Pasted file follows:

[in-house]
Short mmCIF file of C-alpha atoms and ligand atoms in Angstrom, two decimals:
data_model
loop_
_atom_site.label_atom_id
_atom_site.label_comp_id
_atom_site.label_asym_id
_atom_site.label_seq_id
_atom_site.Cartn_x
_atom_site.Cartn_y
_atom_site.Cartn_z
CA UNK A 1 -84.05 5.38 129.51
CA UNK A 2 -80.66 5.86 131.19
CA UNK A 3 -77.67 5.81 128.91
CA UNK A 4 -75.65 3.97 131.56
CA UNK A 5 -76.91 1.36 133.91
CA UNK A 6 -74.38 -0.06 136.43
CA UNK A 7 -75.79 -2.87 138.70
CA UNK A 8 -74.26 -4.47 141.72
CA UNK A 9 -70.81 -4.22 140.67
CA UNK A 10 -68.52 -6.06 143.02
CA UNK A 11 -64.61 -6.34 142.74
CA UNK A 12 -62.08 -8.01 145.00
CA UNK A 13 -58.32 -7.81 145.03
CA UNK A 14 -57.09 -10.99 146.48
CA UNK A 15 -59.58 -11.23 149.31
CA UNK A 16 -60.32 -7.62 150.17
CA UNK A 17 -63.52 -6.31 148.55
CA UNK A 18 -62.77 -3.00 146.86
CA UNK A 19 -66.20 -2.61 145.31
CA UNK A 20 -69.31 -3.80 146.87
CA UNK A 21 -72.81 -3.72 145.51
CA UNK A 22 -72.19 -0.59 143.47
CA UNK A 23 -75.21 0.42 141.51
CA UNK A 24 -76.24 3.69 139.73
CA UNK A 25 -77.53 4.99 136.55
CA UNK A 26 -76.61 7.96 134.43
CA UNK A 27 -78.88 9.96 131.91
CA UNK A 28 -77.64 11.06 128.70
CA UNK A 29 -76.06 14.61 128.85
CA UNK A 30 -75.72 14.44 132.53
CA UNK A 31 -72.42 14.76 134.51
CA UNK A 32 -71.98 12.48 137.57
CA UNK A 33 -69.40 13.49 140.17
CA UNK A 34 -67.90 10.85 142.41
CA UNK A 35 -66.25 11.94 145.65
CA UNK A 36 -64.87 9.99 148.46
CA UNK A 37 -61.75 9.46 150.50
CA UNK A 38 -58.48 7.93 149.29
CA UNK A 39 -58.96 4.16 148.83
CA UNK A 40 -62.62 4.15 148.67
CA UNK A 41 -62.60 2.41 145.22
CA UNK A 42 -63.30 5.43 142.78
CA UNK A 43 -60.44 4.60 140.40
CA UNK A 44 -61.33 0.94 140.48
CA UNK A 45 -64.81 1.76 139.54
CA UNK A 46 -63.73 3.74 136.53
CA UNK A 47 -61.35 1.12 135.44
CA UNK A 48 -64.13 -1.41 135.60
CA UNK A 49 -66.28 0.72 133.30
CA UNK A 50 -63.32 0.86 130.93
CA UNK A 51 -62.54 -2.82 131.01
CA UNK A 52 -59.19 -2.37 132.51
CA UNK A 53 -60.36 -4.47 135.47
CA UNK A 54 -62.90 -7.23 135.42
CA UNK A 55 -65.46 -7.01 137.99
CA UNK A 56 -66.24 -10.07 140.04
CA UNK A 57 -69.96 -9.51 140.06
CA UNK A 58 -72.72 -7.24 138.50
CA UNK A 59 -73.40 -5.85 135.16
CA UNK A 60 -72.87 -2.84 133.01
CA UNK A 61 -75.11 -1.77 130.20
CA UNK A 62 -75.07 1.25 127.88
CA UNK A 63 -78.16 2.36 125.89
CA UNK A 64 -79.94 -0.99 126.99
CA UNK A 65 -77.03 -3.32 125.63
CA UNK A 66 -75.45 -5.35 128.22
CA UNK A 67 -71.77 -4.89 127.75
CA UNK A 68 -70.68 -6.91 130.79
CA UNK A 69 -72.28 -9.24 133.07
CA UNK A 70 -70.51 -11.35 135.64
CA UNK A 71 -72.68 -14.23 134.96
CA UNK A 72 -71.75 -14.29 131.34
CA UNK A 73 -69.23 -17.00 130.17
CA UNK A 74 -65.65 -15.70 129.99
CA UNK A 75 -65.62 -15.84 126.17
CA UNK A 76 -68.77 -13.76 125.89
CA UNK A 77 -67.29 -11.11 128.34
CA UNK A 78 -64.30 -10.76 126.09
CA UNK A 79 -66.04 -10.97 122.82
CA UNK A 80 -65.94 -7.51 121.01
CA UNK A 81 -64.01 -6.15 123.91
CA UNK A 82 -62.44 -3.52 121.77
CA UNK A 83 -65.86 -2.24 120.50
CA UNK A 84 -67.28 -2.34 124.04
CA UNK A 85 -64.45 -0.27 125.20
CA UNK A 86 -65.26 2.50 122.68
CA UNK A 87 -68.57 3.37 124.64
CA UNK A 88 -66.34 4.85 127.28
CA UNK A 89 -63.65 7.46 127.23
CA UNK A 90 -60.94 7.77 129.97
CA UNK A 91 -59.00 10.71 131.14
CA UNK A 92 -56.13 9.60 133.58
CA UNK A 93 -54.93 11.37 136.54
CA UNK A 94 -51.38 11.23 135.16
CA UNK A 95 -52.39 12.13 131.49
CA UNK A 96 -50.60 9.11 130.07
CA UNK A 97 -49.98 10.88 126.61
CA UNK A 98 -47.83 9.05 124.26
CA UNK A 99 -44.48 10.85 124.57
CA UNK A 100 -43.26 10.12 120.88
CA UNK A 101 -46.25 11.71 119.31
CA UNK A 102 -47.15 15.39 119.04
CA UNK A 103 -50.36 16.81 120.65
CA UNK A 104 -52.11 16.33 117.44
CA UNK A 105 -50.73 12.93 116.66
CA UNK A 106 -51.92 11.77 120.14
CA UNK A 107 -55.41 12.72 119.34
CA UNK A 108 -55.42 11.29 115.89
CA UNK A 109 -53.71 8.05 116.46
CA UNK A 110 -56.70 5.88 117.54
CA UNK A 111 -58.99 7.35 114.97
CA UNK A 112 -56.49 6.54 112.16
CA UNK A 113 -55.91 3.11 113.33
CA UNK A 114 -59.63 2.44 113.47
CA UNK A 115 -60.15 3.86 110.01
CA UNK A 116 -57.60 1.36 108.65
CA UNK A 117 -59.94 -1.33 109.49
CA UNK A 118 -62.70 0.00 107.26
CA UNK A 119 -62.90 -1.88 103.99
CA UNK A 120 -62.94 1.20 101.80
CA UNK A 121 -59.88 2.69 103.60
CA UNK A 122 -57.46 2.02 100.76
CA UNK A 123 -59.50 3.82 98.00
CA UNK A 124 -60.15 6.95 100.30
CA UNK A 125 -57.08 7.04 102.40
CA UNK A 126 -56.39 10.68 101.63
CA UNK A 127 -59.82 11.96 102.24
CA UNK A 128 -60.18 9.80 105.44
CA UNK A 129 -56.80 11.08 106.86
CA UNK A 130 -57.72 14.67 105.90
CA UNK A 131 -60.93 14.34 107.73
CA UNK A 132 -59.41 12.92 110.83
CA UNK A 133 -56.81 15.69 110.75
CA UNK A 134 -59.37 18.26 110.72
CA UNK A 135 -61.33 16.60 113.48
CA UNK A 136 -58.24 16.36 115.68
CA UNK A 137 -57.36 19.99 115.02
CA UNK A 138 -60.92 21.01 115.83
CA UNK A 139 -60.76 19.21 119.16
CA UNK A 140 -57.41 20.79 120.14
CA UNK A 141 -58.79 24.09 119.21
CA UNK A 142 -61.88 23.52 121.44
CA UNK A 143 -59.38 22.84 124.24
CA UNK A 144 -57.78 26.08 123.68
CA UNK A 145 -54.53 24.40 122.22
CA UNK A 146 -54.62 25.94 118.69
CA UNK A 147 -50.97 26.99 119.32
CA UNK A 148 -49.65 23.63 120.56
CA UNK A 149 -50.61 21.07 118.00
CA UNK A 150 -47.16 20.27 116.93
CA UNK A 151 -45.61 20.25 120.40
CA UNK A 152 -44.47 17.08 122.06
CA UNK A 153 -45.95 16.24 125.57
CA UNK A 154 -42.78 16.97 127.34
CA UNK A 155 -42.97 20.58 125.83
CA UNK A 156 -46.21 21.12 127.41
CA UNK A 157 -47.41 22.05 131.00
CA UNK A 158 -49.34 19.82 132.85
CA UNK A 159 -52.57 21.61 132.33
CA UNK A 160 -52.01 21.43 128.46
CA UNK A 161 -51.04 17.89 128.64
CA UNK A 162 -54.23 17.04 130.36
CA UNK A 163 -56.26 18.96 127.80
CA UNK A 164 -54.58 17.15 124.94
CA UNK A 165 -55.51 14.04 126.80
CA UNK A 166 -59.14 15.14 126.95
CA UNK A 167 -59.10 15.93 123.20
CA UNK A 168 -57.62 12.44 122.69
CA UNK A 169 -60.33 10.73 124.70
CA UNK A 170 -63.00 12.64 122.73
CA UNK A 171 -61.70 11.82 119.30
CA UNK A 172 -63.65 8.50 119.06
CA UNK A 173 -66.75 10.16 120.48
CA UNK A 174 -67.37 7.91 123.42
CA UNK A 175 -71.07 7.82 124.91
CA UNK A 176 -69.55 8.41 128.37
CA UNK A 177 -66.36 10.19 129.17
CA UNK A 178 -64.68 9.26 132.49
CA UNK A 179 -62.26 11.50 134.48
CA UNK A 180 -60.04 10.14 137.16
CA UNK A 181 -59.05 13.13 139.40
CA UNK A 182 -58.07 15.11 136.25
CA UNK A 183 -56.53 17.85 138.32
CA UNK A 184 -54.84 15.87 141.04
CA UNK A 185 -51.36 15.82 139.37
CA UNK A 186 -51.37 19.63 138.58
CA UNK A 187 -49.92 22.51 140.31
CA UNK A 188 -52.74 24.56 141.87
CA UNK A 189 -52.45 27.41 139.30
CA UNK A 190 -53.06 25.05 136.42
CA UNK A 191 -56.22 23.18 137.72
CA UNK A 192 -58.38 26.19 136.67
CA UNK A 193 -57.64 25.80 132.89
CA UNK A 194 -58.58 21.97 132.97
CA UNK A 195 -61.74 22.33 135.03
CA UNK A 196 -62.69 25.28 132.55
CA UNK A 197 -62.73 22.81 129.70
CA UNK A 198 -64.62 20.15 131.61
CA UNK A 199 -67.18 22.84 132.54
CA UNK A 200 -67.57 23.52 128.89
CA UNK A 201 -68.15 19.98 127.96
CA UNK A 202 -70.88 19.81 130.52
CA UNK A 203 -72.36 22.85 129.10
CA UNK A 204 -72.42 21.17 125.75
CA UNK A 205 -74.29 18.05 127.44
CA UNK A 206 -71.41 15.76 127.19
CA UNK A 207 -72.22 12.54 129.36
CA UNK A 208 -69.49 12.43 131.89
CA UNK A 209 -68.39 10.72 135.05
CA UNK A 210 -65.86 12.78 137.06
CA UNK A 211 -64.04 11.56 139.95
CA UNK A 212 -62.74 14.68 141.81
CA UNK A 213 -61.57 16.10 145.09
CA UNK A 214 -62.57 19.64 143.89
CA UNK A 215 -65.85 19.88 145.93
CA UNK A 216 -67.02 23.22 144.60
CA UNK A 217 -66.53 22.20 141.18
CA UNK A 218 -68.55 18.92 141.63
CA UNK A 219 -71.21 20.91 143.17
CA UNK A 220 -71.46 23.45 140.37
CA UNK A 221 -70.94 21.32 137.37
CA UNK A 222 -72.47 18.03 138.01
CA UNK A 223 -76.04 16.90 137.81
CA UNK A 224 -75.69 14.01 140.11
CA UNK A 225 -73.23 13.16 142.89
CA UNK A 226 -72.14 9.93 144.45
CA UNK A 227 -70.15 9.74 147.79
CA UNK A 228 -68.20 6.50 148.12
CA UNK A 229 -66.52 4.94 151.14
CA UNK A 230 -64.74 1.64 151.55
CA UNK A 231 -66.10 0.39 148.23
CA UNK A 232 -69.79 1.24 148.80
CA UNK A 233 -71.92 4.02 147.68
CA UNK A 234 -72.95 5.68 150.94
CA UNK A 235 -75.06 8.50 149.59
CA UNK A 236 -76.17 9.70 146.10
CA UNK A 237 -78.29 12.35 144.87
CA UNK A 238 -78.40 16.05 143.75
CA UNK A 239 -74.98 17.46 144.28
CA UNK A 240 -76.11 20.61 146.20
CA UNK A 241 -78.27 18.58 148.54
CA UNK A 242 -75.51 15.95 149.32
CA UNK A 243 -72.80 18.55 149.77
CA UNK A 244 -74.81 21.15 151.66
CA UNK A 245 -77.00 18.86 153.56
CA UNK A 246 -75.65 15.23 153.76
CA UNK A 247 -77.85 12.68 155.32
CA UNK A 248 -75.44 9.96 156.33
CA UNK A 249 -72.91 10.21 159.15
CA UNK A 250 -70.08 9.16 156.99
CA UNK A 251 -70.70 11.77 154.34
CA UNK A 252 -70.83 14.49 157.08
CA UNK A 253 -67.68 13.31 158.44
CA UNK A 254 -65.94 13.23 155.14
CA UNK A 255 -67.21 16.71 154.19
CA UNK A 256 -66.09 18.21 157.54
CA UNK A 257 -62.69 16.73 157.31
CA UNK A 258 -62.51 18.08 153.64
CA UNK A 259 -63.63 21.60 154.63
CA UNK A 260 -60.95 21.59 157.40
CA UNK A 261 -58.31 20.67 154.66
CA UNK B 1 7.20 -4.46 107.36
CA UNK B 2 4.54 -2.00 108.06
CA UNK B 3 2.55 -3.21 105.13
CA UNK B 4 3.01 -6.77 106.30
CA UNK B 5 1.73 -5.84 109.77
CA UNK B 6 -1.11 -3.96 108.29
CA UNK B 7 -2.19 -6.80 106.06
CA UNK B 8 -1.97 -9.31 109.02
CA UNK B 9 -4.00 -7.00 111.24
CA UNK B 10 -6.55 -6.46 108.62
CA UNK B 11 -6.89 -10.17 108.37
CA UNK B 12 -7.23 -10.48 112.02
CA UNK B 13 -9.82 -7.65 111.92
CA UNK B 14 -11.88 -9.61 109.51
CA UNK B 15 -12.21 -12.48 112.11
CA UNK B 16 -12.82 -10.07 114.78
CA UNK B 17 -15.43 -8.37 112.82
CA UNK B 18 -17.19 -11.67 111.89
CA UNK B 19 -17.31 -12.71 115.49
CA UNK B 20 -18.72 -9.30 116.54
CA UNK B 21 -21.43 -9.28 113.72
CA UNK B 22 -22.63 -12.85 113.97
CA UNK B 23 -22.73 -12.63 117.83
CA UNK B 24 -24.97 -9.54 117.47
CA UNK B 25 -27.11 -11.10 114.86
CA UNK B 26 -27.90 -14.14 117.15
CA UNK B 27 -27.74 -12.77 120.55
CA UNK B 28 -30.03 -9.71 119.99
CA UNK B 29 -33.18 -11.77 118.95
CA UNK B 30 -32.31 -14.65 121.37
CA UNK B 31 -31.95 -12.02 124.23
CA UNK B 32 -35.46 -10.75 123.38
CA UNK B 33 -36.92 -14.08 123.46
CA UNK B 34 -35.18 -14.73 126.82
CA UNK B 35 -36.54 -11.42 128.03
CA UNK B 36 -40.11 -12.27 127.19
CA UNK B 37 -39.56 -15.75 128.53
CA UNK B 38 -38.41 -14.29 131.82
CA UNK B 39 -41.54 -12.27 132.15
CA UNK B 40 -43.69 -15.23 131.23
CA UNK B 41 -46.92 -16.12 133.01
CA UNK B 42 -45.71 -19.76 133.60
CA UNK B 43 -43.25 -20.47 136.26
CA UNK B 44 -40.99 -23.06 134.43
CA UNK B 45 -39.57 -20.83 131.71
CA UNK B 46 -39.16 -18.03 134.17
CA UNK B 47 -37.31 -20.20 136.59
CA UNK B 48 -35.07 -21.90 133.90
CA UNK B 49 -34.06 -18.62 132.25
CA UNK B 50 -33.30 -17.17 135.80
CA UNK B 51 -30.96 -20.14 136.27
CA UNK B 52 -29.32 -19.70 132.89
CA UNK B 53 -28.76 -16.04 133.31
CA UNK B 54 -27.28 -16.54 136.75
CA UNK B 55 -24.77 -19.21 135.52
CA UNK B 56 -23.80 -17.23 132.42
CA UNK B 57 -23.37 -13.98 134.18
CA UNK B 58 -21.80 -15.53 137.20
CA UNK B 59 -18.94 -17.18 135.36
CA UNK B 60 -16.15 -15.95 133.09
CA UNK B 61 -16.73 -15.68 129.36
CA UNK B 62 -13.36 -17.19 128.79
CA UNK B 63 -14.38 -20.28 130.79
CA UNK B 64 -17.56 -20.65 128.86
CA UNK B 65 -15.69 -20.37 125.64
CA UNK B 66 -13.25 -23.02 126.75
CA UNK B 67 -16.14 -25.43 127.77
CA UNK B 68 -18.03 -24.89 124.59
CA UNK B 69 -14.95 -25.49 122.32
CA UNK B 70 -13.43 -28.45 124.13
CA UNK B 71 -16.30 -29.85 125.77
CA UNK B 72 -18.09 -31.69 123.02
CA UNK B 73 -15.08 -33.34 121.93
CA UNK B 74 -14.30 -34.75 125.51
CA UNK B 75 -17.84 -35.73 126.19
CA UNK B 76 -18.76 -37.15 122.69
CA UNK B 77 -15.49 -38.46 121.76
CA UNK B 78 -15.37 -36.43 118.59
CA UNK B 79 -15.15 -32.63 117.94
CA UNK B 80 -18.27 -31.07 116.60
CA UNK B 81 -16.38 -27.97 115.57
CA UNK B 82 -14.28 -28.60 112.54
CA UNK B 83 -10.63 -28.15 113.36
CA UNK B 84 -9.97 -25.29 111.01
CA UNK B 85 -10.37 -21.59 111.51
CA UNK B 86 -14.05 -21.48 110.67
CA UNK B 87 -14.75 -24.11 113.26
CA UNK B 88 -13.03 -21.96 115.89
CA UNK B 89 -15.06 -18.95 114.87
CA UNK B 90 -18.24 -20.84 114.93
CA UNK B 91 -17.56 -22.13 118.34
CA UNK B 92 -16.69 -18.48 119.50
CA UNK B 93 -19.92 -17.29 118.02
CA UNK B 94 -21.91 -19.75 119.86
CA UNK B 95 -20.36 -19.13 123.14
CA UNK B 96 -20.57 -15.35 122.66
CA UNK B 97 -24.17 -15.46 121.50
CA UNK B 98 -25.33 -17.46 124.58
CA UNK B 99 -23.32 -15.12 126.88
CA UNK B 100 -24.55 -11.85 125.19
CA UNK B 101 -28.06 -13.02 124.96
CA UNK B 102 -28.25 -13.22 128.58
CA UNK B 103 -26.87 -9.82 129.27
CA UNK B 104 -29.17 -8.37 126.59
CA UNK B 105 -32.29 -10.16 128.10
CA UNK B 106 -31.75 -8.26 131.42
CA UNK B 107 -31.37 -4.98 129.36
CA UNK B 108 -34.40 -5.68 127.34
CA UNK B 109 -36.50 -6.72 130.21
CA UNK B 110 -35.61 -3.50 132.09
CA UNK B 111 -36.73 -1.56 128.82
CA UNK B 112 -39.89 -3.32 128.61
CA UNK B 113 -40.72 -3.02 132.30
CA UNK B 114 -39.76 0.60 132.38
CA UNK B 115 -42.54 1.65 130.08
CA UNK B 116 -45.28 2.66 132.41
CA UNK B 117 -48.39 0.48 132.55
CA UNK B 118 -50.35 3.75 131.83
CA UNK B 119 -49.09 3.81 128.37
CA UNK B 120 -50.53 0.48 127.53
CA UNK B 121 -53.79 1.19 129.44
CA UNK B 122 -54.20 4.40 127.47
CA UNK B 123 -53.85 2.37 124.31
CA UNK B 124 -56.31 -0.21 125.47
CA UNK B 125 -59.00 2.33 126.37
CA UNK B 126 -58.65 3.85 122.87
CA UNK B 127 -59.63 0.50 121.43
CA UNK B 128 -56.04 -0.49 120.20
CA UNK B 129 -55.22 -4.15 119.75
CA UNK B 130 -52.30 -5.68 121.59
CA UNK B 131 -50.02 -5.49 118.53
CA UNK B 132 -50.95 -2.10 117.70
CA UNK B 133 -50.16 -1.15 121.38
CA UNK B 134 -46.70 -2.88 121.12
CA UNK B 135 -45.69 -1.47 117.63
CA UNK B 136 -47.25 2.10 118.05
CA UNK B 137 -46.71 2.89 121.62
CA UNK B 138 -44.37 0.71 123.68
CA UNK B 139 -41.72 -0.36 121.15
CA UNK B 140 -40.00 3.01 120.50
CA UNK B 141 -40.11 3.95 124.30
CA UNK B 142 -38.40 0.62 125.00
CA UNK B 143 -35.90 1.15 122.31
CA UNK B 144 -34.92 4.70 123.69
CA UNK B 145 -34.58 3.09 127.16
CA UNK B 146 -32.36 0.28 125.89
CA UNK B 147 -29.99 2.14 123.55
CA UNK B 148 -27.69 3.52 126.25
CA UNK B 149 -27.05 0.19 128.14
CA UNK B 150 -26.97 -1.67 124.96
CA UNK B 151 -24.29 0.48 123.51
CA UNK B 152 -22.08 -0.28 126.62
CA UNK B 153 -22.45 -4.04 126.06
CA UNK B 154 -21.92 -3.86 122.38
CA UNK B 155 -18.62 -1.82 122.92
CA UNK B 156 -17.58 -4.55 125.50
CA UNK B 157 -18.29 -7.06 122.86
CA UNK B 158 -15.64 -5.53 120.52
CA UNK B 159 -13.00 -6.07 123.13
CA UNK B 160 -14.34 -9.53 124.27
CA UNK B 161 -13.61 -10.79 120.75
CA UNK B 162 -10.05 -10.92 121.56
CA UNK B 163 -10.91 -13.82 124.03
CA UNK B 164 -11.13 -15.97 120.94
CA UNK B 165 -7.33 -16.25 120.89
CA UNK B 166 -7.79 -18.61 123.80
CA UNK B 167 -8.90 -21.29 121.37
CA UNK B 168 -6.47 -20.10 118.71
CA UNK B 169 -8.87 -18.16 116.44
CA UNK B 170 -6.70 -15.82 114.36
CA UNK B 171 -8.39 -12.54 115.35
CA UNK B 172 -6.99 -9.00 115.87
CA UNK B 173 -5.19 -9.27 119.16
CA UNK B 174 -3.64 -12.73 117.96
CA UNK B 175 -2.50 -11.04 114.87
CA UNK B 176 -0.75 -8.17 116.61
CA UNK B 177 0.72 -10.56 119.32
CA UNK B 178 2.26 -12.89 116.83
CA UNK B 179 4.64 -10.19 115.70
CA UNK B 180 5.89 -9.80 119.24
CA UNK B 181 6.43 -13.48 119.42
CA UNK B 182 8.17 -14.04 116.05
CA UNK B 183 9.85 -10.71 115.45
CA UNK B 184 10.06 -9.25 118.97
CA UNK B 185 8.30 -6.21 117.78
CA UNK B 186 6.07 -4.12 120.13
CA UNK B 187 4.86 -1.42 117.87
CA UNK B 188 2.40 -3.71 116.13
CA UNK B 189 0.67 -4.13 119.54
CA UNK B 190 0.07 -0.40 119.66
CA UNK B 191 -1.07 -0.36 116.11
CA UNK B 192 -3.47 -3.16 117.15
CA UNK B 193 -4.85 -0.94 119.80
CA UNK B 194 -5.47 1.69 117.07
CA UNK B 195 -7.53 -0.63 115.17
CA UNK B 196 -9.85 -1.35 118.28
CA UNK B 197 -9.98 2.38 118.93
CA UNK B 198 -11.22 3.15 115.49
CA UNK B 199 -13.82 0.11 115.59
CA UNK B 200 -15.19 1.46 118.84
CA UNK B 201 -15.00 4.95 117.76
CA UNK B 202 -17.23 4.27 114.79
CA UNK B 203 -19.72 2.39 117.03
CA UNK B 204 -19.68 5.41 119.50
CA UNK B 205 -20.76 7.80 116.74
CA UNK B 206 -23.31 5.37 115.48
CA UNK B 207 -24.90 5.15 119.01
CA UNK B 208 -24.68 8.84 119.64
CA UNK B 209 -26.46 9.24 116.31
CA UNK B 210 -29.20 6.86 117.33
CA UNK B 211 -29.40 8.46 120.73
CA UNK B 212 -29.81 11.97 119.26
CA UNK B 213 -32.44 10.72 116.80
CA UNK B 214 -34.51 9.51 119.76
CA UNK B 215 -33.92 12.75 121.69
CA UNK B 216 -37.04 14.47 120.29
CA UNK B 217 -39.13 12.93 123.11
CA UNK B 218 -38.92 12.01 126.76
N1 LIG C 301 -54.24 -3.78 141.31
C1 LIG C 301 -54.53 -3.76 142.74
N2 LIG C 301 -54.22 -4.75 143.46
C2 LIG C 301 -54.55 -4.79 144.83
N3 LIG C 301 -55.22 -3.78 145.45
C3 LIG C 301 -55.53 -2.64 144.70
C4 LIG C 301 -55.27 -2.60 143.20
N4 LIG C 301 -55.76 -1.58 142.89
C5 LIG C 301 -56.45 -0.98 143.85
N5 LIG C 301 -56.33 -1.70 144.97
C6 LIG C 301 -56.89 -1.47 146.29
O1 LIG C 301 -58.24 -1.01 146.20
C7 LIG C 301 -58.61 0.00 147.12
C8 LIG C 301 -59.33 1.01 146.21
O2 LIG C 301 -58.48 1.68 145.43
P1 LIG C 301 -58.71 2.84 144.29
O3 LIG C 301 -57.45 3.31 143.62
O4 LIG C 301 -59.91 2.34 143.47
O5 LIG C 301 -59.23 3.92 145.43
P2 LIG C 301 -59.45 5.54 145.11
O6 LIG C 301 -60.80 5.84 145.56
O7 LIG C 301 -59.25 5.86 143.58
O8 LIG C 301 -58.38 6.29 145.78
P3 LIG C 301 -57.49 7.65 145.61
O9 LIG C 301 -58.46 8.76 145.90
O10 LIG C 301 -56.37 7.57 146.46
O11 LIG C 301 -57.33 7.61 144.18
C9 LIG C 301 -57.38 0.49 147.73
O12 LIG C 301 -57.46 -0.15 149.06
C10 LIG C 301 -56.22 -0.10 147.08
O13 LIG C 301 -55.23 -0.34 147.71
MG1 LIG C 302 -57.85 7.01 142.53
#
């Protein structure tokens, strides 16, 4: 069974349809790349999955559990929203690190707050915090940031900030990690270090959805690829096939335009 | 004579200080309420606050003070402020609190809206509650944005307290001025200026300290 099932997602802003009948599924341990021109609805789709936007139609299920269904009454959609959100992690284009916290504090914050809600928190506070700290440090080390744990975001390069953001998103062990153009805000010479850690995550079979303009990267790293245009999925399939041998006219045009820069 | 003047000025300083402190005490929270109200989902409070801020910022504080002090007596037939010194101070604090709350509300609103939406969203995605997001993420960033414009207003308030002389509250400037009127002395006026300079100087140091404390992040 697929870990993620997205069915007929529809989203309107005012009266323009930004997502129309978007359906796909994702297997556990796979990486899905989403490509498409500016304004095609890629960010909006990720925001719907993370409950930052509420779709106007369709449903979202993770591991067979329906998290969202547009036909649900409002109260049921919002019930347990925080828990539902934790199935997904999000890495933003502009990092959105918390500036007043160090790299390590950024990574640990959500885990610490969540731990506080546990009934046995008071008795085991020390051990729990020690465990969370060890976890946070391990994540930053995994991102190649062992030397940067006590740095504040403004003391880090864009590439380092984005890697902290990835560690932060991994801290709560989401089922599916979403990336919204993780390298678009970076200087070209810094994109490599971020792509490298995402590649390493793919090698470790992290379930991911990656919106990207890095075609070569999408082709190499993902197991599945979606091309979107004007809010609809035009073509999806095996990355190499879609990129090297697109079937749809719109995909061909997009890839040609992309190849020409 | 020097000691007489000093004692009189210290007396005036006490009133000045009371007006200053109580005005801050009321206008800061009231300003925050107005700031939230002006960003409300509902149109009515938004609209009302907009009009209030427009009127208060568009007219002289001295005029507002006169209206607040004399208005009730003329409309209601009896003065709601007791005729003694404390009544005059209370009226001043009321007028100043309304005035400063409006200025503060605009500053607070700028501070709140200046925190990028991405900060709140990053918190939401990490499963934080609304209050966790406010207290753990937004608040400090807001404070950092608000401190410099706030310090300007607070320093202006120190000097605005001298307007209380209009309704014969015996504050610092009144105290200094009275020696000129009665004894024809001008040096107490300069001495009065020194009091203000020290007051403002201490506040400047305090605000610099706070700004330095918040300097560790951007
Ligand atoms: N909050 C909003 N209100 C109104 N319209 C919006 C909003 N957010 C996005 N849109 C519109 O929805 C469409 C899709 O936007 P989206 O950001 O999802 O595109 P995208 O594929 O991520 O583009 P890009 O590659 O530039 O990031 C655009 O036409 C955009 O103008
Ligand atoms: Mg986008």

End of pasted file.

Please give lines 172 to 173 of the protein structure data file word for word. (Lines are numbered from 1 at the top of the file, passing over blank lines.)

CA UNK A 161 -51.04 17.89 128.64
CA UNK A 162 -54.23 17.04 130.36